ST. CLOUD, Minn. — Nick Perbix had not played much chess since about the third grade. But when the St. Cloud State men's hockey team went to Omaha, Neb., to play for three weeks in the NCHC Pod, a teammate brought a chess set.
Perbix and hotel roommate Kyler Kupka ended up getting into a routine where they would play a game of chess before games in the Pod.
"After a meal and before we'd nap, one of our game day routines was to go up and play one game," said Perbix, whose team started the Pod 3-0. "It was kind of funny because he beat me our first three games and we started out 3-0. Then I won the fourth one and we ended up losing that game (2-1 to Western Michigan). I ended up thinking in my head, 'oh, oh. Am I going to have to intentionally lose these chess matches if we want to keep winning?'
"But I won the fifth one and we won that game (5-3 over North Dakota), so I was able to try to win. I'm too competitive. I don't know if I could intentionally try to lose anything."
The Huskies ended up going 6-3 on the extended road trip and are two points out of first place, having played one fewer game than conference-leading North Dakota going into the break for the holidays. One of the reasons for St. Cloud State's success is the play of Perbix, a junior from Elk River, Minn.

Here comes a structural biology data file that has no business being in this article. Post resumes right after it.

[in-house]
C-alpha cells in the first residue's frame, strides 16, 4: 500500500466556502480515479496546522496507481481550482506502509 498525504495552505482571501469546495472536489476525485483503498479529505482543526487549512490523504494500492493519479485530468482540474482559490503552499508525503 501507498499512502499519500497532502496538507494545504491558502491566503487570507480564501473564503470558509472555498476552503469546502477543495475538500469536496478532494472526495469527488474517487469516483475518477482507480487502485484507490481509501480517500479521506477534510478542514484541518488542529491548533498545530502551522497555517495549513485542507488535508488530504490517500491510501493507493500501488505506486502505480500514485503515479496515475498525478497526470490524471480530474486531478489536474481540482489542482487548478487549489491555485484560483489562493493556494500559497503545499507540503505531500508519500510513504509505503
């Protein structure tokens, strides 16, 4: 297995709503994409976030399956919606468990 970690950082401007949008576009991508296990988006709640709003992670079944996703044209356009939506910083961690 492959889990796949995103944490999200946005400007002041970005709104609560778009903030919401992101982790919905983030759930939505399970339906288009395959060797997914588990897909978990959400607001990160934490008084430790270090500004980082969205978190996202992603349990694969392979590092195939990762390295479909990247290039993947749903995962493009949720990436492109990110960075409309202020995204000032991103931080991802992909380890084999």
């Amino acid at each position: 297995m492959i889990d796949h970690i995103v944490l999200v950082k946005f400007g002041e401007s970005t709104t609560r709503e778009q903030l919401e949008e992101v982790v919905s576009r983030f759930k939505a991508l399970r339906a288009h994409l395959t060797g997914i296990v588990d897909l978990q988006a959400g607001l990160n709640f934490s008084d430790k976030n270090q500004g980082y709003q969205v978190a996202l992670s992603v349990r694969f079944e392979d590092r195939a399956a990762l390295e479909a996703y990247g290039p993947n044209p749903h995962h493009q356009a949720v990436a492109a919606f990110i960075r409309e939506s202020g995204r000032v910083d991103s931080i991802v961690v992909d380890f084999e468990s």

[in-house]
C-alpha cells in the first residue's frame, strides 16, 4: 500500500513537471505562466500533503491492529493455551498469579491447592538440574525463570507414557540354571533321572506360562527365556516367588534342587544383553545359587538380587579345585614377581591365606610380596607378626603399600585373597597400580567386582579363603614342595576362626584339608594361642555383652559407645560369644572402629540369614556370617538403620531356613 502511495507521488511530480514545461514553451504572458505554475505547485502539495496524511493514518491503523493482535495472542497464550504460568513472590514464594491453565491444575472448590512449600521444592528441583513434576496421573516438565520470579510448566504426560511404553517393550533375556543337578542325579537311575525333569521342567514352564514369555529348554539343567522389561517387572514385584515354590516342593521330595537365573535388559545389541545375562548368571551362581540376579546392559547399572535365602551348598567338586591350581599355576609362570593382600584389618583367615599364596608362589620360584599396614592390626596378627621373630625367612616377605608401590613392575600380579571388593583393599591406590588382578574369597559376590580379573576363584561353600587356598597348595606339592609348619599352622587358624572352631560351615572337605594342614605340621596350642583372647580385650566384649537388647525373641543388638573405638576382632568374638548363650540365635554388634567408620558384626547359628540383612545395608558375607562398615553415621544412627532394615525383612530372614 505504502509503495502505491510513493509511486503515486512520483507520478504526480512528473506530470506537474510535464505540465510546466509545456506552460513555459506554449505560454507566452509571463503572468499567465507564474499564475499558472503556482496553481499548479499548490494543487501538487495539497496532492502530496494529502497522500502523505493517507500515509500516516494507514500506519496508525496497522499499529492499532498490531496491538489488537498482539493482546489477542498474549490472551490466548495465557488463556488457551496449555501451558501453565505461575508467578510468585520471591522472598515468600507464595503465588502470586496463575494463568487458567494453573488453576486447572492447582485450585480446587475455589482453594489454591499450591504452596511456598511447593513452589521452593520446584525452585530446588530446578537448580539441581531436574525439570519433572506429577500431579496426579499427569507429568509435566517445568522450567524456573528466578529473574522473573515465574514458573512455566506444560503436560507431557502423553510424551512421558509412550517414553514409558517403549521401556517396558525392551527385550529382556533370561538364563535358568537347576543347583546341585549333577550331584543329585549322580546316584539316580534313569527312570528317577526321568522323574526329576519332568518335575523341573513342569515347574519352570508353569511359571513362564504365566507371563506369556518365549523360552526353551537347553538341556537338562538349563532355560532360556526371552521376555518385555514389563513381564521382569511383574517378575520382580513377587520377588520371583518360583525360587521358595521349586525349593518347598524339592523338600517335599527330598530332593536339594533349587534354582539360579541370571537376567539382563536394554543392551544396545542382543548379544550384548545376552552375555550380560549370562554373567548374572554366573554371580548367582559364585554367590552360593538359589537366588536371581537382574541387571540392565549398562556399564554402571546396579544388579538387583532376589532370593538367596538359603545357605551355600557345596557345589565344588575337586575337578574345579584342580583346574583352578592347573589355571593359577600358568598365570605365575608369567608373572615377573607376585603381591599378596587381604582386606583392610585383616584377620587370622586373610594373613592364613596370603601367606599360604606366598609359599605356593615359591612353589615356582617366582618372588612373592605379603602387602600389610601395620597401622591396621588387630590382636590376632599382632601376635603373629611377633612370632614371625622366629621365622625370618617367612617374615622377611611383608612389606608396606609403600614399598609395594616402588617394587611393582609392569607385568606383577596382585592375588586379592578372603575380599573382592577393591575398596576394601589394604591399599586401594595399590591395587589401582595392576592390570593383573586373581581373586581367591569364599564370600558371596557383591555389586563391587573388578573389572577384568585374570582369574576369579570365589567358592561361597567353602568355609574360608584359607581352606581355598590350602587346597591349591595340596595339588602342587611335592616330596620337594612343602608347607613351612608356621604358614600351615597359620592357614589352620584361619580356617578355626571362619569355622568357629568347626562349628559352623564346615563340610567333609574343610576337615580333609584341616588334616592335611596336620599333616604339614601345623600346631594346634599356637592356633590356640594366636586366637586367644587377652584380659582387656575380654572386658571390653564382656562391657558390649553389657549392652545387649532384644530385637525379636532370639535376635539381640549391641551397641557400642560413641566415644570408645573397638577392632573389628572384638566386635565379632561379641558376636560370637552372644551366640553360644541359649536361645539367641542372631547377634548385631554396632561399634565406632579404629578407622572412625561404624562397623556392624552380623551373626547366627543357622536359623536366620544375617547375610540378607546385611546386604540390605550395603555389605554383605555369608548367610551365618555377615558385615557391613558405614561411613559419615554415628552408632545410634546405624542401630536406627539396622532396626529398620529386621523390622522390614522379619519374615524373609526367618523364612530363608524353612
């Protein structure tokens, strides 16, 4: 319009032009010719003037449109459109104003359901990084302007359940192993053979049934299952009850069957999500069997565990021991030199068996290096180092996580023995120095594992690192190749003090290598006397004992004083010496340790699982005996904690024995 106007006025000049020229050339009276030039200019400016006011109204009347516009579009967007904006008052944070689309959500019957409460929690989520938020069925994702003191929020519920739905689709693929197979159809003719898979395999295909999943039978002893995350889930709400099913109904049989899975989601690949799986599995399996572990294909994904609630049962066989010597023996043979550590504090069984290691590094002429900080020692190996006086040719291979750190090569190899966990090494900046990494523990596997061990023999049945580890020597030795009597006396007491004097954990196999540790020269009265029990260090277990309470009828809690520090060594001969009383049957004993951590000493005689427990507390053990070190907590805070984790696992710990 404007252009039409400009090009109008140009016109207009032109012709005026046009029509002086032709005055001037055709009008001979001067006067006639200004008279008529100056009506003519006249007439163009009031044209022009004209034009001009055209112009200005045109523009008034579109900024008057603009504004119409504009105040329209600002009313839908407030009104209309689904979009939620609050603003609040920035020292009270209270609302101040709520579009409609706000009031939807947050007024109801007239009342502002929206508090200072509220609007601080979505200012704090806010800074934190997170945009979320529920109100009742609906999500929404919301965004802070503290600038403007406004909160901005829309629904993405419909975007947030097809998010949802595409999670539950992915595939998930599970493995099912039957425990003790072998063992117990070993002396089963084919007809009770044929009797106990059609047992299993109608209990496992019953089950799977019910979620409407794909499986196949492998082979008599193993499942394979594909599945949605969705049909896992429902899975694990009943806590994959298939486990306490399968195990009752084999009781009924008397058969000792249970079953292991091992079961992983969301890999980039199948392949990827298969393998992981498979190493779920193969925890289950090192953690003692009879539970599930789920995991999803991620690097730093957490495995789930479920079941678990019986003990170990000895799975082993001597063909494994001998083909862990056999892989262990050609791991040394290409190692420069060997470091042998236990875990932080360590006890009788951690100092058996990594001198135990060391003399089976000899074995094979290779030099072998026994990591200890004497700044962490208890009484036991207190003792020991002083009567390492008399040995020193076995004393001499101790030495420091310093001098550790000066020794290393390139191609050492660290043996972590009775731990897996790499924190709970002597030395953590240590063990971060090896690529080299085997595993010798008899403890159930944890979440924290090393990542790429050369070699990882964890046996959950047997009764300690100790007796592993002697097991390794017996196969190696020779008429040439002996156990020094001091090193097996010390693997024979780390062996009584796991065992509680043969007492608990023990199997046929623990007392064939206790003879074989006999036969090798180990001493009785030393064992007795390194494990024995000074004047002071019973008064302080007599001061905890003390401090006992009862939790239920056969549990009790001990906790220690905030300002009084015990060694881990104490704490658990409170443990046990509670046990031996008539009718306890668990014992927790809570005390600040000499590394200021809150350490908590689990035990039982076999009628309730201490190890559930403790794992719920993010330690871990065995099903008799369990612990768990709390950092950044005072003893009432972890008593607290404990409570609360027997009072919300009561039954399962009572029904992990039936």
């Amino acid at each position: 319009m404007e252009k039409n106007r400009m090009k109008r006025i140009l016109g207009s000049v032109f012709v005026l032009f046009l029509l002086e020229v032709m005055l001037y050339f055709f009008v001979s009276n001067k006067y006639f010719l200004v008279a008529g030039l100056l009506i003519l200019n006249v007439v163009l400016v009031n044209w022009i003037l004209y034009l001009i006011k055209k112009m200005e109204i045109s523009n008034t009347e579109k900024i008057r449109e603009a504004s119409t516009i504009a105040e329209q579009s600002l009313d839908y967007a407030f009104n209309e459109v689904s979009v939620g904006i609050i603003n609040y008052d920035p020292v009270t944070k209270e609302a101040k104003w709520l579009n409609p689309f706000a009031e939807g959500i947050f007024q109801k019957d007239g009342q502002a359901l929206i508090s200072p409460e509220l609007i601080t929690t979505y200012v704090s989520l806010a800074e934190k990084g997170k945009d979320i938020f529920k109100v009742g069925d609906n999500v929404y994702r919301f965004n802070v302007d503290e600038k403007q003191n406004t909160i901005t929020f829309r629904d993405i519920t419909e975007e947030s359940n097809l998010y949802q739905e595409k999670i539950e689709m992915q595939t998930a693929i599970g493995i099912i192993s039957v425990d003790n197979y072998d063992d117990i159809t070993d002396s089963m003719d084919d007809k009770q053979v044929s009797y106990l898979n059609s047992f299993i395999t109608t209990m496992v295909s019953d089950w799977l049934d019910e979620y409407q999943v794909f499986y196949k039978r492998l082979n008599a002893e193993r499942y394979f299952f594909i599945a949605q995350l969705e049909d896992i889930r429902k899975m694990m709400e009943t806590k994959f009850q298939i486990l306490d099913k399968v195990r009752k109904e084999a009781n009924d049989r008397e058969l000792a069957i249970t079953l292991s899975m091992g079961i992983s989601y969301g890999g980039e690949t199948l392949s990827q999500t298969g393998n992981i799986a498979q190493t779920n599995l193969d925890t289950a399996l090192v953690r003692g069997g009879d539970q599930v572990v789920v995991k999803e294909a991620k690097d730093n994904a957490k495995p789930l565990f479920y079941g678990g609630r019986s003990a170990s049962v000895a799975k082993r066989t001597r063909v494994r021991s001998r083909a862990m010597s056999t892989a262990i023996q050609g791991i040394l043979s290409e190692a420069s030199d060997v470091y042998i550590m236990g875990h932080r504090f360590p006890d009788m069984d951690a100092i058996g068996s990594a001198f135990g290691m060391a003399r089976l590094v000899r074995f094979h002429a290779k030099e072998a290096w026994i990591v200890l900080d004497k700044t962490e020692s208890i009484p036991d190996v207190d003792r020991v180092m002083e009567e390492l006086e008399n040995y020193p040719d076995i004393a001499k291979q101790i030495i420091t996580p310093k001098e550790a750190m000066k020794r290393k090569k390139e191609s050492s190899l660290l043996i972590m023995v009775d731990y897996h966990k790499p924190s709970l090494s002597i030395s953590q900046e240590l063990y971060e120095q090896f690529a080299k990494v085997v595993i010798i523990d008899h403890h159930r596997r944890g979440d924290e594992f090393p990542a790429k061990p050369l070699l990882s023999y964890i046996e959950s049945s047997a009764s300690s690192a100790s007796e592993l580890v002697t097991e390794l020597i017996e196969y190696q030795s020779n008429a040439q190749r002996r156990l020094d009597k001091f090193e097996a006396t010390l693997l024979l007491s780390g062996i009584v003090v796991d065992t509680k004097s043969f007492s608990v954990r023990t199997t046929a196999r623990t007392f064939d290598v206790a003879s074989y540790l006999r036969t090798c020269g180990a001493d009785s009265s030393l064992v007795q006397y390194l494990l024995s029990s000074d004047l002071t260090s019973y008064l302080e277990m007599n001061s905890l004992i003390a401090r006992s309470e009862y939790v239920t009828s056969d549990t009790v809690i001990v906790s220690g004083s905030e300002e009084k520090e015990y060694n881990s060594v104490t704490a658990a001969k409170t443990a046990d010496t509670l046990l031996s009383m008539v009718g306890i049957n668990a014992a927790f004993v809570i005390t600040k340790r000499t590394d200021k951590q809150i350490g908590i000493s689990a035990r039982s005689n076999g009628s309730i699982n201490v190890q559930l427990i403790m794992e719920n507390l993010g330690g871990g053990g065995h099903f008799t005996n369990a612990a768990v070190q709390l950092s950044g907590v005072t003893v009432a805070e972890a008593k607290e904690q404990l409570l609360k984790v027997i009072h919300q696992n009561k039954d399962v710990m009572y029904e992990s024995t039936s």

He leads the team in goals (4), assists (5) and points (9), is second on the team in plus/minus (plus-5), third in shots on goal (25) and fifth in blocked shots (12).
"I thought he took his game to a new level," Huskies coach Brett Larson said. "We were asking him — and we believed — that he could become our go-to guy on the blue line. I thought he stepped up and filled that role.
"The thing I liked the best was he played really well at both ends of the ice. We've been working on him with his defensive play, trying to kill plays quicker, close on guys, be a little more aggressive to get puck turnovers. I really liked his growth, not only on the offensive side, but on the defensive side of the puck as well."
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New defensive partner
Perbix was able to pull that off with a new defensive partner in college for the first time. His first two seasons, he was partnered with Jack Ahcan, a two-time All-American and the program's career assists leader for defensemen in the Division I era.